1. Input information from various lower systems of sensory input
  2. Output from the neocortex
  3. Output from other parts of itself that manage other types of input/output --> connects internally with different thalami nodes managing audio, visual, somatosensory signals
  4. IO from other parts of the ancient brain…

To me and my potentially uninformed view, the thalamus looks like HQ of the semi-conscious mind, the observer of most IO, and, when necessary, the director of communications and work projects.

Somehow (Hebbian learning?) it manages to learn how to modulate/coordinate these different signals depending on different needs, such as shutting off background noise in a room so that you can focus on the person talking in front of you, or letting “us” know we’re hungry and need to start planning how to fix that. In essence, the thalamus MUST be learning which IO goes to which area, as well as basic relationships between the input/output passing through it. So setting it up as a SP/TM object, of unknown dimensions, seems like the logical first step, or at least one that’s familiar/known.

It’s also likely, as in our brain, that various different “pyramids” (macro columns, really) would all be connecting through the thalamus, thus another reason to keep pools and connections fewer rather than denser.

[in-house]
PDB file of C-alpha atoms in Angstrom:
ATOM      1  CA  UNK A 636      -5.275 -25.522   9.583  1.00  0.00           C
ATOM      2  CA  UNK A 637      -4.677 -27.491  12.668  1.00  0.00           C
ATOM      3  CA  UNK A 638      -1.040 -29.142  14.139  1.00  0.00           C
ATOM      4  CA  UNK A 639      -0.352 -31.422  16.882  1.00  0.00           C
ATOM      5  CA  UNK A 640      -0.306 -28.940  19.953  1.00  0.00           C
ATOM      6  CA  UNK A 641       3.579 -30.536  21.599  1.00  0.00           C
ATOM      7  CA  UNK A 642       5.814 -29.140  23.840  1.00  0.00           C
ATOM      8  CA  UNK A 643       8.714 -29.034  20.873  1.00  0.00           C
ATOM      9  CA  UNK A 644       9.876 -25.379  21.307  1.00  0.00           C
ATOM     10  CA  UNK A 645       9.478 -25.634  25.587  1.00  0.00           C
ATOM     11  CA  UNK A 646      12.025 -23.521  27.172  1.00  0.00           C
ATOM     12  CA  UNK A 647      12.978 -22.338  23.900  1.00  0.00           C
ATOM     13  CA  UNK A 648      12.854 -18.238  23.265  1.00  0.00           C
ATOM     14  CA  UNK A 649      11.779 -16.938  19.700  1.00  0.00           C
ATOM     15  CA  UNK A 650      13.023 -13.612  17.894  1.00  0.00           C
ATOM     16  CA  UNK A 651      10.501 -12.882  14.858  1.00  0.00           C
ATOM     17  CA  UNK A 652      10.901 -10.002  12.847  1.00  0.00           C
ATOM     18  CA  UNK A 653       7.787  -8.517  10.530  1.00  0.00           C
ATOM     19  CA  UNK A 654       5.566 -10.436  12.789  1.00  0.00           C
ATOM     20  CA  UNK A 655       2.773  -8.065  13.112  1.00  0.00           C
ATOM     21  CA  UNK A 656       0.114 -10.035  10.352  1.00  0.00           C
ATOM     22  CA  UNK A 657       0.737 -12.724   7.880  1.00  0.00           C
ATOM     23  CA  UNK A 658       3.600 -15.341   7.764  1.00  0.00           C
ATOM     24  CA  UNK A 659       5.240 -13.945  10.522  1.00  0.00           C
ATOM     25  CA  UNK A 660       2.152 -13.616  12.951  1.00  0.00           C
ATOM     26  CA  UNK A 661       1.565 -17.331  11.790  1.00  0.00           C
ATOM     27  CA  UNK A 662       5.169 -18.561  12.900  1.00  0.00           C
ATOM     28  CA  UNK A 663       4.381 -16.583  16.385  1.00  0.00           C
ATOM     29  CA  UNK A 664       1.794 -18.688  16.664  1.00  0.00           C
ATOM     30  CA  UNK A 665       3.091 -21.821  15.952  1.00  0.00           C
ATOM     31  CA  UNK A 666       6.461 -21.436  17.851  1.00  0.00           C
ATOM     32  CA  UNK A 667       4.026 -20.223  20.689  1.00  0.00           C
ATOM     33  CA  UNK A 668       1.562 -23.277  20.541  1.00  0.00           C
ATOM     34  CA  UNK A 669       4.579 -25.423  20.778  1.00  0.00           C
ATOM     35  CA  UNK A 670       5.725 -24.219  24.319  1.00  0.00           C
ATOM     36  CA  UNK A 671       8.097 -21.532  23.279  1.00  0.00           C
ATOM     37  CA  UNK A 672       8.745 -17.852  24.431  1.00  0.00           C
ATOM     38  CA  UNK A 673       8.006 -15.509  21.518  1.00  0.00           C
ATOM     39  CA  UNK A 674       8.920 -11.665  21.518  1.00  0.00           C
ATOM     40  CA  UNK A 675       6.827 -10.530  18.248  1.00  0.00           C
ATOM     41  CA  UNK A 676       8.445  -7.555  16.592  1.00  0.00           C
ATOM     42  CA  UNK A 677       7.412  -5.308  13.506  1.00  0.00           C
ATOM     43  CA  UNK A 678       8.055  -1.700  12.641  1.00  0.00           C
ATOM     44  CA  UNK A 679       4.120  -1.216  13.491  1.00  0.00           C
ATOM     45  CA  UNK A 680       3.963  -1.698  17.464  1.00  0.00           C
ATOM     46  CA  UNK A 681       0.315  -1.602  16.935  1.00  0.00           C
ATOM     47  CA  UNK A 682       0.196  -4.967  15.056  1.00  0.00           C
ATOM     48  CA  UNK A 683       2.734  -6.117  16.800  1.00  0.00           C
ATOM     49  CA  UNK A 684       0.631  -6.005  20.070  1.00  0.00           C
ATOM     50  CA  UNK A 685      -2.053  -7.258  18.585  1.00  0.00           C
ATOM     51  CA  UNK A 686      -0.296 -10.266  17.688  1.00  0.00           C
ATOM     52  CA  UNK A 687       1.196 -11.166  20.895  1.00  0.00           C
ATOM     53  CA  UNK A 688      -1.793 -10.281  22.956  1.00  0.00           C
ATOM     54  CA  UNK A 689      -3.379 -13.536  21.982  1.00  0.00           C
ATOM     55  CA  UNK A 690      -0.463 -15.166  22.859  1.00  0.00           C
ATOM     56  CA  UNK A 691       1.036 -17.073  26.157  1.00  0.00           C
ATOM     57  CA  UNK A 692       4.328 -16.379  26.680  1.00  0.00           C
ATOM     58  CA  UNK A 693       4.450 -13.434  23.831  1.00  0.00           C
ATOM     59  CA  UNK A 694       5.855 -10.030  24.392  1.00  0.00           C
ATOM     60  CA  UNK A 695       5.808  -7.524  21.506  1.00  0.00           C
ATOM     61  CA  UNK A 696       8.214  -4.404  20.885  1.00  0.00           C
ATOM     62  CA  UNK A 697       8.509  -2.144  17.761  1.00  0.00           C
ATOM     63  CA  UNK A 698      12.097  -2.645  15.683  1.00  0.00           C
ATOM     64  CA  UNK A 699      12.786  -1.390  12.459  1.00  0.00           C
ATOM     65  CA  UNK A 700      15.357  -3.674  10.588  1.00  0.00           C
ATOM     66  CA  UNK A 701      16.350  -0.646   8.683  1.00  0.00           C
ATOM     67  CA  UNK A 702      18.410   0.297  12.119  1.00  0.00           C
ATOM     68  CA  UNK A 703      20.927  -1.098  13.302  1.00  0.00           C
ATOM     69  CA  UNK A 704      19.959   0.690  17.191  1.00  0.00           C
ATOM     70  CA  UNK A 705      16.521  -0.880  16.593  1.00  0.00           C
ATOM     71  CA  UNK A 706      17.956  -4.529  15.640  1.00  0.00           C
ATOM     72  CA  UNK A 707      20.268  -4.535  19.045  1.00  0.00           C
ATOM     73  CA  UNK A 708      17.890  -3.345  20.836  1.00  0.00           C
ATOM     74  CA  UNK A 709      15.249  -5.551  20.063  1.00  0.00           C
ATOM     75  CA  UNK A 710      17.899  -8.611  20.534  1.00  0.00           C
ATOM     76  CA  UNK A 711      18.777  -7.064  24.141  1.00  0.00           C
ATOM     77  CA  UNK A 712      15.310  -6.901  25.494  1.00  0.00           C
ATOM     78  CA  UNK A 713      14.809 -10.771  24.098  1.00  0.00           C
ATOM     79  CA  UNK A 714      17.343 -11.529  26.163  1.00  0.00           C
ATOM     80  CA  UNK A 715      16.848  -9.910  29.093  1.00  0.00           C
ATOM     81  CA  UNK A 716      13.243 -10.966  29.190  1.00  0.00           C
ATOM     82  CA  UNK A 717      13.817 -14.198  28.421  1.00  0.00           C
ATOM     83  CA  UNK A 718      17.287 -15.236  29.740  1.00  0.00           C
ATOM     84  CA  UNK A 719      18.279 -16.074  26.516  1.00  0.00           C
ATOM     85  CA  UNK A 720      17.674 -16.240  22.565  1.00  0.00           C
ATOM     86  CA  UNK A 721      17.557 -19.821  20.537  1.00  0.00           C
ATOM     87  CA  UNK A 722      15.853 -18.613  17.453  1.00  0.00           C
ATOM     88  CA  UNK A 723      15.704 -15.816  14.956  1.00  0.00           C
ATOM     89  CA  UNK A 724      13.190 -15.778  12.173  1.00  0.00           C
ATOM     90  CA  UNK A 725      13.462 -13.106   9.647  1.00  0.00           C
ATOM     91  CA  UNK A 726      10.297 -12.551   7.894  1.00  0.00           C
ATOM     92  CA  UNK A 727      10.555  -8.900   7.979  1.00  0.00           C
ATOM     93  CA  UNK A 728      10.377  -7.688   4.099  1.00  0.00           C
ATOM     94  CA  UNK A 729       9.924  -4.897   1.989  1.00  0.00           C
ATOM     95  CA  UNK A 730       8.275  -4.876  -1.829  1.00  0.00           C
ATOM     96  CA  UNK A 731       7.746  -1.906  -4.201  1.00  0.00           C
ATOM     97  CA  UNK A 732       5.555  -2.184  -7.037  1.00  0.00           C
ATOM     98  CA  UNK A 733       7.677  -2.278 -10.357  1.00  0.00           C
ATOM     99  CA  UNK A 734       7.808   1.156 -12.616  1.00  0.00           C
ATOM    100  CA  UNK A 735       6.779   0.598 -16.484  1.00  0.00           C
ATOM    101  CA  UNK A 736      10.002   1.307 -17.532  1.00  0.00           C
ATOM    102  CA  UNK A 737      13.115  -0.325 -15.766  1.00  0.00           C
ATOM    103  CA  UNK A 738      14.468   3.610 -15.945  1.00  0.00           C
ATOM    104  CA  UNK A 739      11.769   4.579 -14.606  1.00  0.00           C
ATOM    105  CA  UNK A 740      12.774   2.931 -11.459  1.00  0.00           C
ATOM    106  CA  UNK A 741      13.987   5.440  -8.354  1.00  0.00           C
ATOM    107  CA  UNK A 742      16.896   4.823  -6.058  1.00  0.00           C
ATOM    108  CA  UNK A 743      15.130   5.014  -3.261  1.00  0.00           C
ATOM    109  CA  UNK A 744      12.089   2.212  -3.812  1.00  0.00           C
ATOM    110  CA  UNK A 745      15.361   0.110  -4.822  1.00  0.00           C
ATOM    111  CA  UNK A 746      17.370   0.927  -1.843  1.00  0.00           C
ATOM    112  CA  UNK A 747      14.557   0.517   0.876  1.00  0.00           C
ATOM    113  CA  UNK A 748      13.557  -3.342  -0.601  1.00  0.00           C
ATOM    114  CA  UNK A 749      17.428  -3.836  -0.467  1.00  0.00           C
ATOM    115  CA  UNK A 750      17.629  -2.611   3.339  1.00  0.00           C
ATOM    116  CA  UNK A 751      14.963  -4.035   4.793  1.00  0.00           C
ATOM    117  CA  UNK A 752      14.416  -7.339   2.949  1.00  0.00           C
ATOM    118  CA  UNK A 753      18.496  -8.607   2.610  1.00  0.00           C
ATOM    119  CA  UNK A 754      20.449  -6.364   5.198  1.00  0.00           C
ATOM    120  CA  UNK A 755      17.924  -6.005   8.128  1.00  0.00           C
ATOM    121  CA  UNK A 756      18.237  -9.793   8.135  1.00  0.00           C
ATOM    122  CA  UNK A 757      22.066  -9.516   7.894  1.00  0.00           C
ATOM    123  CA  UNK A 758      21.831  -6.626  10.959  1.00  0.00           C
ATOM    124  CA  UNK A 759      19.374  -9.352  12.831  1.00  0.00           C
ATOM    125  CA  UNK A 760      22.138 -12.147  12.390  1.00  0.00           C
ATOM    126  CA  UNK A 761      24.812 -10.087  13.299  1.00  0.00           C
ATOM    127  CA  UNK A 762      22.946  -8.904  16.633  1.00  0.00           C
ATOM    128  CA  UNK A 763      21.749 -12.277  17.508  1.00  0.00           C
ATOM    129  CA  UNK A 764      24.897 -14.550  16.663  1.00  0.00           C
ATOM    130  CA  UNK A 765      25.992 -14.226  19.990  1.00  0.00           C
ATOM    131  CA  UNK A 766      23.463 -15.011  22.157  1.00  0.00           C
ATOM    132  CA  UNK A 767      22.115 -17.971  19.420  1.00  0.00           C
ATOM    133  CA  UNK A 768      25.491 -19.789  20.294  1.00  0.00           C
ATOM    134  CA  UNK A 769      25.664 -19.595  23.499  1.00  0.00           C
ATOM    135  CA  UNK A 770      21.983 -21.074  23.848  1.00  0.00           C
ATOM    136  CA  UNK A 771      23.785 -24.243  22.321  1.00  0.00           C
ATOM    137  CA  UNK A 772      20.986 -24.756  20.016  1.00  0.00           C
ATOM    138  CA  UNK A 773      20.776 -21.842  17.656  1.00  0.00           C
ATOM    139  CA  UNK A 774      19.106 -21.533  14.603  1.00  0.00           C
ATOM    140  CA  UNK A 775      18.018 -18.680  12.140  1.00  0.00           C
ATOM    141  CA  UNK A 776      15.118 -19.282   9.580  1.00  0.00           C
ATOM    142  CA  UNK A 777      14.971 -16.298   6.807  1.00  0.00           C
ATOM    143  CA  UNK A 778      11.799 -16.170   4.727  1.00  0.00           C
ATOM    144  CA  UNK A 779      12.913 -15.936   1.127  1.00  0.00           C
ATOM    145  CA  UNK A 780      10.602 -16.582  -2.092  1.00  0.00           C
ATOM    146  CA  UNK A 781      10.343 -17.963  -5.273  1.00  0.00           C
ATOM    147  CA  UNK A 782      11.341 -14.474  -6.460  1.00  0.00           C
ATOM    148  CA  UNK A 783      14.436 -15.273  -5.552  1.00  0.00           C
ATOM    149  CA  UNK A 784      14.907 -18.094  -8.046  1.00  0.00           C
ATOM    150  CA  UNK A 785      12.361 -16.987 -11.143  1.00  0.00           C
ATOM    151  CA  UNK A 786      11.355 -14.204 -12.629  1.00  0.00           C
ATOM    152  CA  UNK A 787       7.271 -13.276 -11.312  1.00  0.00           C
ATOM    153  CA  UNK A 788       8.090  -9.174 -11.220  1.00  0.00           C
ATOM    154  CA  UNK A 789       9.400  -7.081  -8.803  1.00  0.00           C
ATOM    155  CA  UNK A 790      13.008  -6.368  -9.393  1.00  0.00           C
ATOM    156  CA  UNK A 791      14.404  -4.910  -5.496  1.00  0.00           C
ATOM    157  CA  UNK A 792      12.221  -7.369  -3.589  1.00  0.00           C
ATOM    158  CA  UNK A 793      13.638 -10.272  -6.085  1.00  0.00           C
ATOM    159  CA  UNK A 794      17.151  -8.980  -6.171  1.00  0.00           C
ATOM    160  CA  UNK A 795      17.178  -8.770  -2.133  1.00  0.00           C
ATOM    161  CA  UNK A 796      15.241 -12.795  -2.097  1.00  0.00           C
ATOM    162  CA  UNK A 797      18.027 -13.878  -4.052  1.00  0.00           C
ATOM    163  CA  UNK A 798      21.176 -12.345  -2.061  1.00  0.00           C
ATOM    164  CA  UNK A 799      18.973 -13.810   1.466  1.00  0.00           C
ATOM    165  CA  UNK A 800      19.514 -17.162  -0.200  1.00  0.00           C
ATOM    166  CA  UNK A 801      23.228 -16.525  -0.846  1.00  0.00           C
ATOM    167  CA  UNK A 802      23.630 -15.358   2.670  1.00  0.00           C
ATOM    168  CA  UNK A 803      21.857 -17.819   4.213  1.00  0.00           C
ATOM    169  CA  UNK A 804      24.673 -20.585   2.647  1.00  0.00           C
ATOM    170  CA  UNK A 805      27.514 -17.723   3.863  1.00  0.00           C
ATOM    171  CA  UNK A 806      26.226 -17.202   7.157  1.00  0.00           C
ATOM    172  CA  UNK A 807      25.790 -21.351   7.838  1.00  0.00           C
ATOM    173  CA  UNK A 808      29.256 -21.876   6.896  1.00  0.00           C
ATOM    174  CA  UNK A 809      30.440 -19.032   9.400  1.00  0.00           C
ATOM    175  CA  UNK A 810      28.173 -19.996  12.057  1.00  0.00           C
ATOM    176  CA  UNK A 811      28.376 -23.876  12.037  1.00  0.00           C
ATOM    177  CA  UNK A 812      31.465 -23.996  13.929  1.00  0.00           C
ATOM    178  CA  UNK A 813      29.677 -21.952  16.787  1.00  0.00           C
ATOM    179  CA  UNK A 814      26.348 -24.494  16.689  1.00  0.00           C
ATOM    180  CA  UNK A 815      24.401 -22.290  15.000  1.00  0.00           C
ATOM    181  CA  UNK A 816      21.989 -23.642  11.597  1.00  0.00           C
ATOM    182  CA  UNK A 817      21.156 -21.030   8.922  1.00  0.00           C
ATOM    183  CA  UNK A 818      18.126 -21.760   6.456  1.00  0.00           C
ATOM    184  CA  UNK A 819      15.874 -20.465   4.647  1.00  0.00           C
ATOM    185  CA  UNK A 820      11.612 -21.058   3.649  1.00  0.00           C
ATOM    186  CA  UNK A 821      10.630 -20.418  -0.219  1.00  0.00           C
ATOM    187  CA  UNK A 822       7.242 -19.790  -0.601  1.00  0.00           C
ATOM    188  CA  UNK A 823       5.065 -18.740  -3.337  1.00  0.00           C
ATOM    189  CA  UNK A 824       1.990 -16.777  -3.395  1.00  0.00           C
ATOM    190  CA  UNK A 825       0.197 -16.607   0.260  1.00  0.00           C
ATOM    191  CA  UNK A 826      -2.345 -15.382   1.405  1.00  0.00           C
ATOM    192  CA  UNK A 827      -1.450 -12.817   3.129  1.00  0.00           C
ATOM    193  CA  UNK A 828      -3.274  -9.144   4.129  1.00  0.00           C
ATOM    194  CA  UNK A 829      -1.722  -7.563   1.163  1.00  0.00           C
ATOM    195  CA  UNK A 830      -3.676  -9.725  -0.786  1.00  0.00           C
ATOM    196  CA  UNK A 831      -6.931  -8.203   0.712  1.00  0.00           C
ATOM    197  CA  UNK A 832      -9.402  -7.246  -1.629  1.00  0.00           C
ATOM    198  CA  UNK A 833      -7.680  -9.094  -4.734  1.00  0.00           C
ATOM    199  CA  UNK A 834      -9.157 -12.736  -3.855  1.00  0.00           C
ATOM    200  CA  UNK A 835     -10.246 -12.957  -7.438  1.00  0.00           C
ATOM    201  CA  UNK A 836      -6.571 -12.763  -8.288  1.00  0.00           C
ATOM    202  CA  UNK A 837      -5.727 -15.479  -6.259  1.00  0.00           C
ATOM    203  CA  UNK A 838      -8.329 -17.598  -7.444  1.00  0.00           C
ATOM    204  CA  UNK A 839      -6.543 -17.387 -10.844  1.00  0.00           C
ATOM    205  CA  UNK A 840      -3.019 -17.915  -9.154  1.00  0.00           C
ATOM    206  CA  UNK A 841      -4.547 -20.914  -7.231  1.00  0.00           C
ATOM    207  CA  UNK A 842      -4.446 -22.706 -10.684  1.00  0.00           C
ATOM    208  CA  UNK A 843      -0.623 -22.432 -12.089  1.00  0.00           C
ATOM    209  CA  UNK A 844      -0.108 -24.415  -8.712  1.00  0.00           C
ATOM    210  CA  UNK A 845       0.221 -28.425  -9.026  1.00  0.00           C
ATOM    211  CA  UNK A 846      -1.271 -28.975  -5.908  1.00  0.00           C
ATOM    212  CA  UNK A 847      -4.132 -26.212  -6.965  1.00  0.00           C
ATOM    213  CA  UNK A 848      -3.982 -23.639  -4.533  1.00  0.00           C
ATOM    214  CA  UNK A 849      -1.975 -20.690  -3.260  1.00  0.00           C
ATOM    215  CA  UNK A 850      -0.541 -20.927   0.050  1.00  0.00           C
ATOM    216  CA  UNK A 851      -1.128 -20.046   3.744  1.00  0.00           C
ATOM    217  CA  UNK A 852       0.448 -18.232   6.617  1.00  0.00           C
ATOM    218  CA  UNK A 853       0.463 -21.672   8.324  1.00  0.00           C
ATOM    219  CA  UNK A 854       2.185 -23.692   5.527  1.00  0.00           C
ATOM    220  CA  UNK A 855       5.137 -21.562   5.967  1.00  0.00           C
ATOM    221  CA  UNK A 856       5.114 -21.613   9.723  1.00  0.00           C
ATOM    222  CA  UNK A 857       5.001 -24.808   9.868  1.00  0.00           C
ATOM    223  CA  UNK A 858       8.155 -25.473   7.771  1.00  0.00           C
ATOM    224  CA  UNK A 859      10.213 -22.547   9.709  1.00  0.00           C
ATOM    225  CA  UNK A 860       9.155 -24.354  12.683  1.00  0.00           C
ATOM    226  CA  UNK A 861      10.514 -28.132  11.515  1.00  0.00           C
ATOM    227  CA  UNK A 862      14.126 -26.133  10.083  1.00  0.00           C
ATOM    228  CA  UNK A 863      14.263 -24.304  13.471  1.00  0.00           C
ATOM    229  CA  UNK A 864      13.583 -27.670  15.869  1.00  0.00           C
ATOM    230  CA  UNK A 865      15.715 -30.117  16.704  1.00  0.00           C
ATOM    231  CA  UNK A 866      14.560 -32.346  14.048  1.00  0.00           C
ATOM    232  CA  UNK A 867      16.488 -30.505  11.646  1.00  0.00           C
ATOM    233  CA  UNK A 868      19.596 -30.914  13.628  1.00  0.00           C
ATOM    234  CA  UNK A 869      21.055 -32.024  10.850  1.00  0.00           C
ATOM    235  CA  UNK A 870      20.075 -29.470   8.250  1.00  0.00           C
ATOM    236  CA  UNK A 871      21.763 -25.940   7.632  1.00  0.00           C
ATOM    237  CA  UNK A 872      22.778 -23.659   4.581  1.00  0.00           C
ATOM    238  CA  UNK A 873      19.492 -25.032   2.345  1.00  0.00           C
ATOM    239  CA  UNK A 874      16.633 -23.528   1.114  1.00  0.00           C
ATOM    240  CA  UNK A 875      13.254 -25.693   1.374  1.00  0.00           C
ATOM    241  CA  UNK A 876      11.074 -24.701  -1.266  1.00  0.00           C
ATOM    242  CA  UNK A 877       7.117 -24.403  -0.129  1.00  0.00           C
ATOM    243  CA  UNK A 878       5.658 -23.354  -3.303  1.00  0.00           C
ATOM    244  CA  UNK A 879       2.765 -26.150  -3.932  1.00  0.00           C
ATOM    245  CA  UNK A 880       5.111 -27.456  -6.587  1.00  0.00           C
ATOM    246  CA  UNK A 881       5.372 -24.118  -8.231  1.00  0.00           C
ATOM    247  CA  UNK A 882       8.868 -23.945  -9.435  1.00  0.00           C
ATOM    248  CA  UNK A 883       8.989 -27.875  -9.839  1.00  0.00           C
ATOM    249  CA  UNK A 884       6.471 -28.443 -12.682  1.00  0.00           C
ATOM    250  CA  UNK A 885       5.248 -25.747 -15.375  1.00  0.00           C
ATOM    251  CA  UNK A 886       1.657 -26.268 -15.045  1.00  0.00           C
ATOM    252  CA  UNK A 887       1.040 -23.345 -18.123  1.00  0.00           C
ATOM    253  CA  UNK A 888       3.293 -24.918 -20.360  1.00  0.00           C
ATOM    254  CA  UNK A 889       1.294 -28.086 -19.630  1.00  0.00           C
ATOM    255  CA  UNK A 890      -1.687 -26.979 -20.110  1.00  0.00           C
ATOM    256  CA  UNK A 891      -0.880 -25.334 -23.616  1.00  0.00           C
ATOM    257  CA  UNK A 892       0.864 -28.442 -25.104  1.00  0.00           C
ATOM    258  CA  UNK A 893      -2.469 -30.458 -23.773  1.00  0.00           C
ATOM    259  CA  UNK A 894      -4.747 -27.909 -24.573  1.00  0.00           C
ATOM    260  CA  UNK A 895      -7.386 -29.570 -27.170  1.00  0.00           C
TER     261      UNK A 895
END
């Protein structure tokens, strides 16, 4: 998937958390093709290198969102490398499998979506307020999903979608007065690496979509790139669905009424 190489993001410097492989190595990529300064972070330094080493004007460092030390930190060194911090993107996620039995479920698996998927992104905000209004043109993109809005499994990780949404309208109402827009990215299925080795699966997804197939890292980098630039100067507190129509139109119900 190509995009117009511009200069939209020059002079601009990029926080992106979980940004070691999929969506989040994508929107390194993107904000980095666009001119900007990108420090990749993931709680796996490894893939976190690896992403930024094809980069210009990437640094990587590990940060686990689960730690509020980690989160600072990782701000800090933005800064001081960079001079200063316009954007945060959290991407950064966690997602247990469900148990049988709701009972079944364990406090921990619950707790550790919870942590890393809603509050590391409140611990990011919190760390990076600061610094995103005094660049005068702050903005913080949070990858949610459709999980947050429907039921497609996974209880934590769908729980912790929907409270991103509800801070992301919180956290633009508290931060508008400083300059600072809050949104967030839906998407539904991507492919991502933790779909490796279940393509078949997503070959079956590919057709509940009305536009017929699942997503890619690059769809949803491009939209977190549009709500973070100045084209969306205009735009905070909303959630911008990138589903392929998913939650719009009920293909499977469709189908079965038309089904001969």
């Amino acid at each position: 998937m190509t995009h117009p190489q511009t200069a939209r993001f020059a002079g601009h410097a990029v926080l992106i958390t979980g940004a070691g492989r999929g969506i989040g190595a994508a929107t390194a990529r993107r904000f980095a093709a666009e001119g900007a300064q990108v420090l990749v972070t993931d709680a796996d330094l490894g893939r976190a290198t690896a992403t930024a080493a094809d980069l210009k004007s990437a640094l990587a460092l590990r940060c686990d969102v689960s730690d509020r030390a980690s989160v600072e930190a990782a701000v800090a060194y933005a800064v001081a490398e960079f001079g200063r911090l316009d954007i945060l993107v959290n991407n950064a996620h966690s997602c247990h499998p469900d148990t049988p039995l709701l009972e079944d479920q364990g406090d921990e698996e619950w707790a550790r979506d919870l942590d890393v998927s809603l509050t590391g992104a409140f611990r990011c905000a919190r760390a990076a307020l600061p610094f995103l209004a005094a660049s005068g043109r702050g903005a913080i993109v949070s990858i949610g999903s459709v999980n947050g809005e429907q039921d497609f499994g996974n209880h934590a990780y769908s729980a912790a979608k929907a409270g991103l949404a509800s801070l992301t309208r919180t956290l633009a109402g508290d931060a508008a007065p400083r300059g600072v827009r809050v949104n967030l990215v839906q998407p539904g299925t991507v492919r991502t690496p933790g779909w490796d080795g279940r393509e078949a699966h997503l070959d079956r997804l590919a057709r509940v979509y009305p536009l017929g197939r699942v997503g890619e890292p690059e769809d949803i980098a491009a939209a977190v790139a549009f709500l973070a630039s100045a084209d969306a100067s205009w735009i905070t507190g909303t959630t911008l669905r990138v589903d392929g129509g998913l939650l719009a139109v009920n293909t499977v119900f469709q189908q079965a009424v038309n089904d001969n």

What sort of depth we give it in this type of architecture, we’d probably have to experiment a bit with it, but when in doubt, let the constraints of biology be our guide.

Also, Just a random thought while writing the above… inputs from the state-change pools into this thalamus might also be in the form of a SUM’d surprise/anomaly score encoded as a scalar (or an inverse of it, to show when the outcome was predicted successfully or not).

Yes, in the both the initial input pool, as well as by the state-change pools above it. Whether or not those predictions are used to produce output would be decided by the modulator (our thalamus) in this architecture. These, in conjunction with our thalamus, learn to guide the whole system as to which output(s) should be activated to correct a given state in our system (hunger, pain, fatigue, etc.)

Longer term (think “WestWorld” or Asimov here), that thalamical area is where we’d insert our “Three Rules” :smiley: .

I also think some component of spiking NN’s could help on the macro-level as well, where perhaps potential outputs from the cortical pyramids would be accumulated over multiple timesteps… For each state-change category, +2 for every correctly predictive state-change pool (as an inverse anomaly score), -1 for every incorrectly predictive pool.

Hopefully I didn’t make things more confusing.

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Asking a SP to learn a trend is kinda out of scope, I guess?

Also, if the output of the entire primed is just the input (of the next time step). Wouldn’t it be the same to just pass the input to the motors?